Moving past the Snape-Lilly soap opera, we need to explore how Harry’s eyes work at the end of the story, and the eyes are critical to the conclusion. We know that Lilly Potter valued the life of her loved ones over her own and as such refused to move aside when Voldemort came to murder her son. Ultimately Harry shares the same viewpoint meaning he also stands before Lord Voldemort willing to die to save the people he loves. Understand that in this moment, Harry literally shares Lilly’s point of view as he stands in the forest looking at Voldemort unwilling to move and essentially shielding his friends. Harry also shares Lilly’s figurative point of view meaning he shares her ideology – her outlook on sacrificial love. Sharing her point of view both literally and figuratively simply supports the constant, “You have your mother’s eyes” statement, but this isn’t how the final book starts.
Hermione describes Harry’s eyesight as awful in The Seven Potters chapter, so we are again reminded that Harry literally cannot see clearly (Rowling, “Hallows” 52). It so happens that due to imperfect information, he also doesn’t have the information to share Lilly’s outlook on sacrificial love. Yes, he is willing to go horocrux hunting, but he doesn’t yet understand that he must sacrifice himself in order to save everyone else. Harry does not get this information until the already discussed trip into the Pensieve in the Princes Tale chapter where he learns that he actually is a horocrux.
As Lilly knew what she had to do when Lord Voldemort came to murder her son, the Prince’s tale information allows Harry to now share Lilly’s point of view because he can clearly see that he must repeat her decision. Harry walks into the Forbidden Forrest to face Lord Voldemort. Harry sees Voldemort with the same sacrificial eyes that Lilly did, stands his ground, and takes the full brunt of the avada kadavra curse (Rowling, “Hallows” 704). Rowling then does something brilliant to drive the eye imagery home. Harry awakes in Kings Cross Station and he can now see clearly without glasses. The eyesight that Hermione commented on in Chapter 4 has been corrected. Harry has gone through a transformation that has left him with purity of sight. His path forward has been laid out, he can now see the world clearly without glasses, and he continues to see it with Lilly’s eyes.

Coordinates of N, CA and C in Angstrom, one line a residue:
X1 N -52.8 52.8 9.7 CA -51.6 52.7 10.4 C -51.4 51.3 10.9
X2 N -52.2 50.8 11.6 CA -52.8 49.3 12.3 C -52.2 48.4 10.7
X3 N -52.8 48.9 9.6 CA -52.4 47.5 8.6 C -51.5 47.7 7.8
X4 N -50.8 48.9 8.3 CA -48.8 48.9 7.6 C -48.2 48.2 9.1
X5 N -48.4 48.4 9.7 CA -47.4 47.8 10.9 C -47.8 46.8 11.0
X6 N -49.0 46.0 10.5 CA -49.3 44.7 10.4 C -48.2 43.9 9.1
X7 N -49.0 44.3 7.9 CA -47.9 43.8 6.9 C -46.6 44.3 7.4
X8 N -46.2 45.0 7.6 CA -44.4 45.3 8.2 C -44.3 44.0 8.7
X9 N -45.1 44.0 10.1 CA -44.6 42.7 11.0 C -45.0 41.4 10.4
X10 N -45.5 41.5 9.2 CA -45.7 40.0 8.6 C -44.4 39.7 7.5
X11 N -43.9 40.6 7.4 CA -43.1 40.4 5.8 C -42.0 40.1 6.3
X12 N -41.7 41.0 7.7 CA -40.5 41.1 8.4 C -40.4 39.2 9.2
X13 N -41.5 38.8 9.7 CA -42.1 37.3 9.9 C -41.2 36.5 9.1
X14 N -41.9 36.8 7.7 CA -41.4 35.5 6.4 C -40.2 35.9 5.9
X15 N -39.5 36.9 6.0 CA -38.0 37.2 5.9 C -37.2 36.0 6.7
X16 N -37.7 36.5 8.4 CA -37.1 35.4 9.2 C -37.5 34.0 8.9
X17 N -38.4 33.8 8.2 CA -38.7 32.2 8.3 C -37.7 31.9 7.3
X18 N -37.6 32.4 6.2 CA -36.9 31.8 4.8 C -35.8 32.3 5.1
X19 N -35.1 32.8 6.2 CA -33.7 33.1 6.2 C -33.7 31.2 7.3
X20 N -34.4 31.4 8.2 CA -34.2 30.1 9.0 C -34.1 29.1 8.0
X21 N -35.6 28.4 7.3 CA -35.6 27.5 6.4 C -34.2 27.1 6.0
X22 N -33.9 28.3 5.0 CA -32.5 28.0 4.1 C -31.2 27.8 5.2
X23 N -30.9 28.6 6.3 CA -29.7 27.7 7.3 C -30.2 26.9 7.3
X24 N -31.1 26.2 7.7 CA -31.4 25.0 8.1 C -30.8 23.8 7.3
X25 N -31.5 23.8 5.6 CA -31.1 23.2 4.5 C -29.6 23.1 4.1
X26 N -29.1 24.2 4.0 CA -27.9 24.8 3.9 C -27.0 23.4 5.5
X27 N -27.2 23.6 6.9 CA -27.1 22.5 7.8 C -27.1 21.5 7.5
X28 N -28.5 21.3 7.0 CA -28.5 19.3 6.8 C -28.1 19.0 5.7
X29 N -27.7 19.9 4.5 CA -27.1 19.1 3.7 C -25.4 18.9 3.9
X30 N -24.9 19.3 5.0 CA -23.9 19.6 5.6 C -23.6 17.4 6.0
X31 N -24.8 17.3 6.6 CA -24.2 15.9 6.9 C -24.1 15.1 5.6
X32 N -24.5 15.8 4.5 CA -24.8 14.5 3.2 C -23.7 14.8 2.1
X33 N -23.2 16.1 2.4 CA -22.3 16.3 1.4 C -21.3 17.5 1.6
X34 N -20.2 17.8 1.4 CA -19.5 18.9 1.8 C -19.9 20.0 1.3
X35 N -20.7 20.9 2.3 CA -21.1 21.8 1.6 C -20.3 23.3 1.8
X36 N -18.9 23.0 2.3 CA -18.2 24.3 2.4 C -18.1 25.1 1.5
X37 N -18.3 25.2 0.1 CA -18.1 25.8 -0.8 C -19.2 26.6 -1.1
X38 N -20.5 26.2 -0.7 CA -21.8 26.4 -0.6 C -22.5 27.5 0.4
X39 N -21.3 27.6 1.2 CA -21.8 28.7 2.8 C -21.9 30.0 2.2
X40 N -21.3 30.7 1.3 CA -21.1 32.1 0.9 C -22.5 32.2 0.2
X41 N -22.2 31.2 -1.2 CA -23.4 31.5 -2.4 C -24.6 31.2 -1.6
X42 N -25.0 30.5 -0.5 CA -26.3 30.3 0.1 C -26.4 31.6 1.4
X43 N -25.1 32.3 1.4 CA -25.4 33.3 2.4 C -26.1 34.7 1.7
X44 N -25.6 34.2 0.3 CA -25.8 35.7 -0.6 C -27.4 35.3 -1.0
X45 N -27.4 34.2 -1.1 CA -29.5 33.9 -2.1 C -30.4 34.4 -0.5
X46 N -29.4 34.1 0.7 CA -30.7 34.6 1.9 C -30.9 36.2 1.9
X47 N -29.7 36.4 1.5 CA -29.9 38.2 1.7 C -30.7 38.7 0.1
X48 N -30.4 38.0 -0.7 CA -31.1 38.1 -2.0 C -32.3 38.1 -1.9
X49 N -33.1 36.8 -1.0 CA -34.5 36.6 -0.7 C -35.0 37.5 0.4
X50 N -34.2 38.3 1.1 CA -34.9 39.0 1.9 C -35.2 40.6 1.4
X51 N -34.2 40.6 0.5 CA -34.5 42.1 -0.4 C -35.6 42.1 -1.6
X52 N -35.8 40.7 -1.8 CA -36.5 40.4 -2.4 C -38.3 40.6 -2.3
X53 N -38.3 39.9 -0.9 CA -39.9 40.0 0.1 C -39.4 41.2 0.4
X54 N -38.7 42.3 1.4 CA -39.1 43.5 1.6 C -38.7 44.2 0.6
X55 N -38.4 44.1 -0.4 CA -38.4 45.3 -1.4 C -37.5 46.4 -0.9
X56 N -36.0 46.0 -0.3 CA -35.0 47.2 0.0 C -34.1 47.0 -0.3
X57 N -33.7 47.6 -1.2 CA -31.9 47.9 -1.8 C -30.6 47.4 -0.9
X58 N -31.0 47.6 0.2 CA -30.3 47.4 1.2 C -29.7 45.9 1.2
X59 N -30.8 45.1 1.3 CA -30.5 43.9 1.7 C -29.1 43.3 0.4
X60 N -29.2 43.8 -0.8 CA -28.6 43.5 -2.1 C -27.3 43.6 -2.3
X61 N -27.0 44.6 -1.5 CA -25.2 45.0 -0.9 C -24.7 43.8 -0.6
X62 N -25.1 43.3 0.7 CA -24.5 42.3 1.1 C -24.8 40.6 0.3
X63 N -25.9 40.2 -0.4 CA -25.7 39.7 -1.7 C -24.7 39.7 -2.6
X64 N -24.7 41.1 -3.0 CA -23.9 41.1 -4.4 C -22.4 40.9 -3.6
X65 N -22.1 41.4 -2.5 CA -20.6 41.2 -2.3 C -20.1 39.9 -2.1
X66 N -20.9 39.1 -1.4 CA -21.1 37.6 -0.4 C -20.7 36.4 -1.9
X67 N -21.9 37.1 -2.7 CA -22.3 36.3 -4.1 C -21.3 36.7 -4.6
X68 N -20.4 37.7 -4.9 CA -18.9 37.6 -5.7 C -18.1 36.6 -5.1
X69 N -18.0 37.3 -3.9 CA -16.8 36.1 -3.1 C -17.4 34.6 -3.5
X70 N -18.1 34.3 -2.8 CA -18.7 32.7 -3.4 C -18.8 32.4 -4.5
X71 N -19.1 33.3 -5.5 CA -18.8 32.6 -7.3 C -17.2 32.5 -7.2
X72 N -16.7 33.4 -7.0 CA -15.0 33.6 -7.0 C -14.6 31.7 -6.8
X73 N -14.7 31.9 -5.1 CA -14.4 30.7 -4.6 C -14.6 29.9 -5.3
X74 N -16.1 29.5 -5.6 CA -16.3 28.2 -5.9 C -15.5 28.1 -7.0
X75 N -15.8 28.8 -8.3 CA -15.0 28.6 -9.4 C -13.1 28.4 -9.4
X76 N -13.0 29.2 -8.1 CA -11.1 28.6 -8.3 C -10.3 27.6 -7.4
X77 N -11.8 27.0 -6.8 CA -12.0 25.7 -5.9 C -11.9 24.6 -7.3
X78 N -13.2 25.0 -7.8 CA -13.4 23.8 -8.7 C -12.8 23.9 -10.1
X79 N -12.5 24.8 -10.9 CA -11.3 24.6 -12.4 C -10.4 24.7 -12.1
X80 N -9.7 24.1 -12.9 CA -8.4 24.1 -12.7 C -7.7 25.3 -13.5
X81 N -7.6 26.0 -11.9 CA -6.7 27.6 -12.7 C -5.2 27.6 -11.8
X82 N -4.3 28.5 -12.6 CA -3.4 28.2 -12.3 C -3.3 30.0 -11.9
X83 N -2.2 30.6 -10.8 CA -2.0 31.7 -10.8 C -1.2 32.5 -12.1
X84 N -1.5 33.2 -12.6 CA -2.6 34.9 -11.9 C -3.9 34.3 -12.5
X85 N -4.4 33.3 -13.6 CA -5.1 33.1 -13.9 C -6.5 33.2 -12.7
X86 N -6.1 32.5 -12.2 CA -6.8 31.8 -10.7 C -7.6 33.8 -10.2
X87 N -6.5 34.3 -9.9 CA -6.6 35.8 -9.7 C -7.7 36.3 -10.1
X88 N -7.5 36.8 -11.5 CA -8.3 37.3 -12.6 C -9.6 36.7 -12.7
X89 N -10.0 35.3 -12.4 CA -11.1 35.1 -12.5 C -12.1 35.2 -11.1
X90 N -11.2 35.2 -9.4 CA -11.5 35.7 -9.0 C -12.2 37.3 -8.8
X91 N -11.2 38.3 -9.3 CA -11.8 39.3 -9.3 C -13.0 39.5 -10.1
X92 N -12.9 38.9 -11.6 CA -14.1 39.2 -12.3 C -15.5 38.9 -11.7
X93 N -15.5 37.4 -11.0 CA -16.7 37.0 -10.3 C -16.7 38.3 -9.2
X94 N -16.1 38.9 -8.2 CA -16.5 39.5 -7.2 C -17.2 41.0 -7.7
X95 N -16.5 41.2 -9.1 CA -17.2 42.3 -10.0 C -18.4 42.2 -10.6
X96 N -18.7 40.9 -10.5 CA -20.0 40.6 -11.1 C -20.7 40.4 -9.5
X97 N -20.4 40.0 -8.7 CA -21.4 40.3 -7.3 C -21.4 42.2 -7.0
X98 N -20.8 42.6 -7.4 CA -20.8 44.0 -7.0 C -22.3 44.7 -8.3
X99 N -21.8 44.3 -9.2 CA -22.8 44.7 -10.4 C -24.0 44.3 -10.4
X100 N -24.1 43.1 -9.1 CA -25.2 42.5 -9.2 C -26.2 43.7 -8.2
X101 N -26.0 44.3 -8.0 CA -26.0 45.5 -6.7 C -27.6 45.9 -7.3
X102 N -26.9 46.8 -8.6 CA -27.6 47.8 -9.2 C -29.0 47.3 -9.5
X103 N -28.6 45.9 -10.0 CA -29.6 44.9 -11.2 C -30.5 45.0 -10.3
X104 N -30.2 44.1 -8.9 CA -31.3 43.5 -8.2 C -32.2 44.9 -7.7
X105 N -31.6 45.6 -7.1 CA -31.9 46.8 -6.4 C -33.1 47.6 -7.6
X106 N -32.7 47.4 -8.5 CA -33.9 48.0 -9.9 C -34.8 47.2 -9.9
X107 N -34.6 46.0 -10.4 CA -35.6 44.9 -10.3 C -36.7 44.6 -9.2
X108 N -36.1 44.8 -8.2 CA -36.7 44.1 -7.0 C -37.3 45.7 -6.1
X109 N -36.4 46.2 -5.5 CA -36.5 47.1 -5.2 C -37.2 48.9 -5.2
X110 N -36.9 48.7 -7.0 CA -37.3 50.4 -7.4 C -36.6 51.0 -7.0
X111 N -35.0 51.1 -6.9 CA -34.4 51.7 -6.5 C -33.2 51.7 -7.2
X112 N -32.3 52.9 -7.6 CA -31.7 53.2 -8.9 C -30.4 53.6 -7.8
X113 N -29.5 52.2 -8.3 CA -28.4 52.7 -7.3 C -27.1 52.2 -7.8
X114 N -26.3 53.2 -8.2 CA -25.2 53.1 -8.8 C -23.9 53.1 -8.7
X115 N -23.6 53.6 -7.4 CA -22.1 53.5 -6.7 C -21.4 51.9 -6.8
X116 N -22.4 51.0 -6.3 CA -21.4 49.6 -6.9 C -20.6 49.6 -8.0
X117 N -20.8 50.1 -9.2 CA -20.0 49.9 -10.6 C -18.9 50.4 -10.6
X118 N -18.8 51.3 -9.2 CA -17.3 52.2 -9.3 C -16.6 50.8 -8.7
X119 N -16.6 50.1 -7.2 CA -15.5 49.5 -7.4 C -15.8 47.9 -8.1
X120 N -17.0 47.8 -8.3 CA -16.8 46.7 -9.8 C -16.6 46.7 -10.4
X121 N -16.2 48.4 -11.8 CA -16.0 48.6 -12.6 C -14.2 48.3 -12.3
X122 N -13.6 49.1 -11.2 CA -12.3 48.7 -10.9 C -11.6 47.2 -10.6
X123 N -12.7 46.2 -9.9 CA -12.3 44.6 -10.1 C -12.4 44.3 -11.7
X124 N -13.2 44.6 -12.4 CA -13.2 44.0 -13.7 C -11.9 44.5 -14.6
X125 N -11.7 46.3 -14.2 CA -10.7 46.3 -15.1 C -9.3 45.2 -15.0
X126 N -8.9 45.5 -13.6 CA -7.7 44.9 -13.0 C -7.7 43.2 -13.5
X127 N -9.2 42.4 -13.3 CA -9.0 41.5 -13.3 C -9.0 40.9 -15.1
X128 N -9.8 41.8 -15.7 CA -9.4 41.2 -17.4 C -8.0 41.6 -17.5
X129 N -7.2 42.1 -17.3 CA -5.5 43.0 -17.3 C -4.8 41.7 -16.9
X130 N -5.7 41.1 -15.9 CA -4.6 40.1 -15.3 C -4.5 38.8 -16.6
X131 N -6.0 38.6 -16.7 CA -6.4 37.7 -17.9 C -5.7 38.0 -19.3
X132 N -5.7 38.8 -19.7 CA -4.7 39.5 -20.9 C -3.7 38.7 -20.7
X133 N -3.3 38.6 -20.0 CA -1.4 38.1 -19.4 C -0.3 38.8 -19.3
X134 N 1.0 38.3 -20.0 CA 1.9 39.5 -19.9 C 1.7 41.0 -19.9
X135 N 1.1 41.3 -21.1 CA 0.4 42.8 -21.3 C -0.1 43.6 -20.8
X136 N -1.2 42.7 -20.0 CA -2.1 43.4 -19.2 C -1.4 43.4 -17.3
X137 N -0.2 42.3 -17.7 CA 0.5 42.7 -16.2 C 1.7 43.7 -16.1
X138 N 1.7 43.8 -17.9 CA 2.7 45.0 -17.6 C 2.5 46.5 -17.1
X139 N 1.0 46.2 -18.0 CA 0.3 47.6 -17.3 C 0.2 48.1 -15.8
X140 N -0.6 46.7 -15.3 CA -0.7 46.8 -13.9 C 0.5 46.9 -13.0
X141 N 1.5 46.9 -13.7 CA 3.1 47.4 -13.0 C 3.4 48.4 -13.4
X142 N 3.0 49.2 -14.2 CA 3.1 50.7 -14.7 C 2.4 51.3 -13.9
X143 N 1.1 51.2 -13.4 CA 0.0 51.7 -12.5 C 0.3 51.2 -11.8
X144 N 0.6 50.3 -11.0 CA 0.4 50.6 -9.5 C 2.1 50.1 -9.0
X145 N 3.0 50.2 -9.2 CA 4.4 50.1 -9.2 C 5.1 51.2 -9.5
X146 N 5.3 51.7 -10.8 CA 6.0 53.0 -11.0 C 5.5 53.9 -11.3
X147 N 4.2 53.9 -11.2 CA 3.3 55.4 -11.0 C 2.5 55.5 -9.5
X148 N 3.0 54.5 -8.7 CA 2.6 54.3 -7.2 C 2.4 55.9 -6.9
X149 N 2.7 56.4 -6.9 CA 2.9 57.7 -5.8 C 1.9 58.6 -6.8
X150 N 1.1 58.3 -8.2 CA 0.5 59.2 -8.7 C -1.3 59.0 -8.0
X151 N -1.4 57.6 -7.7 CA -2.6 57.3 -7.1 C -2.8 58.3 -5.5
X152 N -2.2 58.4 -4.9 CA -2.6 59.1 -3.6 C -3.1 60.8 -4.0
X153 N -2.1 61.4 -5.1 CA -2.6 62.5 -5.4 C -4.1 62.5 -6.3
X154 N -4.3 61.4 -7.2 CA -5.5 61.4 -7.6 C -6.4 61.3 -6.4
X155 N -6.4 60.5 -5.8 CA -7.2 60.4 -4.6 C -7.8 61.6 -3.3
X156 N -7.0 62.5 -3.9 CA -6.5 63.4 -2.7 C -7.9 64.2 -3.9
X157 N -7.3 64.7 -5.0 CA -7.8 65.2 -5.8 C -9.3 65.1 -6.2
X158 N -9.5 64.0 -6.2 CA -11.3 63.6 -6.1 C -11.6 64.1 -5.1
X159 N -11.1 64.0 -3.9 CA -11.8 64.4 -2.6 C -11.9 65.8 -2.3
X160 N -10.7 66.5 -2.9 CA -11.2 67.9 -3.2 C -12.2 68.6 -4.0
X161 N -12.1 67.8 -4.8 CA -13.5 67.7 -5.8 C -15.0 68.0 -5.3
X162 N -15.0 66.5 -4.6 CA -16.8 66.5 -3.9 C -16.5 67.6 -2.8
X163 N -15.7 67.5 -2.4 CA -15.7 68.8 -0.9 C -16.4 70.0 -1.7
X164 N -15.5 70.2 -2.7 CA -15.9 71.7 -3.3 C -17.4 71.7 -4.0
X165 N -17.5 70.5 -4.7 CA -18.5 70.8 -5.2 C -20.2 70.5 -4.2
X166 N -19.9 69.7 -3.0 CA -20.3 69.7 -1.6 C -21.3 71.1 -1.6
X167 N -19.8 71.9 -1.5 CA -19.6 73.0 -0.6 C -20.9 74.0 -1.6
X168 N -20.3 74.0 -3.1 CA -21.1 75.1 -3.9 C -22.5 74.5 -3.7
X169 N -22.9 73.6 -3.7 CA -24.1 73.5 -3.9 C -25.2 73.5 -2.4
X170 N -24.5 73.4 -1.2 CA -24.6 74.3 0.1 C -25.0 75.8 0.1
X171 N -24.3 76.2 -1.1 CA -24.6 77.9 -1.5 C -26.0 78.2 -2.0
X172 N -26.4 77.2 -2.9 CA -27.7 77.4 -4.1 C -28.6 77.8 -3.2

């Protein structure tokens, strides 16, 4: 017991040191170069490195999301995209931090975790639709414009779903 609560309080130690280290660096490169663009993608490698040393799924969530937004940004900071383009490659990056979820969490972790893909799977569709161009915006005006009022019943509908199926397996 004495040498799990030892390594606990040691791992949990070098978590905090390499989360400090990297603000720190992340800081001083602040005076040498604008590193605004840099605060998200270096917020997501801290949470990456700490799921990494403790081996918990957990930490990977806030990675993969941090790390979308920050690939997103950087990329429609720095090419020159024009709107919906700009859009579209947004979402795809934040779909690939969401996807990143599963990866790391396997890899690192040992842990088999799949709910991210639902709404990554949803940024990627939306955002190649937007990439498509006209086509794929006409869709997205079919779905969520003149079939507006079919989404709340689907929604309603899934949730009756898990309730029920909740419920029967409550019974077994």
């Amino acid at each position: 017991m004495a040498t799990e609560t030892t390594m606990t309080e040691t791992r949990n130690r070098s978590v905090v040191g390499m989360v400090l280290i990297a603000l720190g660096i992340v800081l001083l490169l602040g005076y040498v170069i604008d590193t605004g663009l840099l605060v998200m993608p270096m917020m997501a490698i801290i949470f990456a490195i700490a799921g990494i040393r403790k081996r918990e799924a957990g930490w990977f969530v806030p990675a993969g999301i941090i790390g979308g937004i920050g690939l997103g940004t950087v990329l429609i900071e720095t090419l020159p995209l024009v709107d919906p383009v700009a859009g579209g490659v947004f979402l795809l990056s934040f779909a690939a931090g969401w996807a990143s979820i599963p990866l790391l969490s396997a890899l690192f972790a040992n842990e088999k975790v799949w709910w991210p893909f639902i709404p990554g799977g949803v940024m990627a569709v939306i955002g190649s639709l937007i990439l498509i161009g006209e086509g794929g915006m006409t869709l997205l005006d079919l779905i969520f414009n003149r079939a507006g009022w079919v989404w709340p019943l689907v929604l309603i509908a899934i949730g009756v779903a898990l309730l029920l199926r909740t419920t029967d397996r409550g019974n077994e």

Harry’s choices are governed by three influences: traits received from his mother, traits received from his father, and traits that surface because of the Voldemort soul fragment. As Snape explains over the course of seven novels, Harry acts in a way most consistent with his father as he continually bends school rules and at times has little respect for authority. From Voldemort, he gets some unhealthy ambition toward power and some obscure abilities like Parseltongue. Lastly, and to the subject of this discussion, he has Lilly’s eyes, the characteristic meant to symbolize his mother’s love and their shared method for viewing the world.
In a way, the confrontation between Harry and Lord Voldemort in the Forbidden Forrest is a return to the confrontation of seventeen years prior when Lilly stood defenseless in front of her son with her eyes locked on Voldemort. At that moment seventeen years prior, Harry was given a part of Lilly in the form of a mother’s love and a part of Voldemort soul. Each of these “gifts” came with a symbol. Voldemort’s soul fragment is symbolized by the scar on Harry’s head, and Lilly’s love is symbolized by the green eyes she has genetically passed to him. What we have in the Forbidden Forrest is a battle between these two “gifts”. Harry returns from King’s Cross with his green eyes, but the soul fragment has been destroyed. We can see how the eye imagery contributes to the love conquering immortality theme.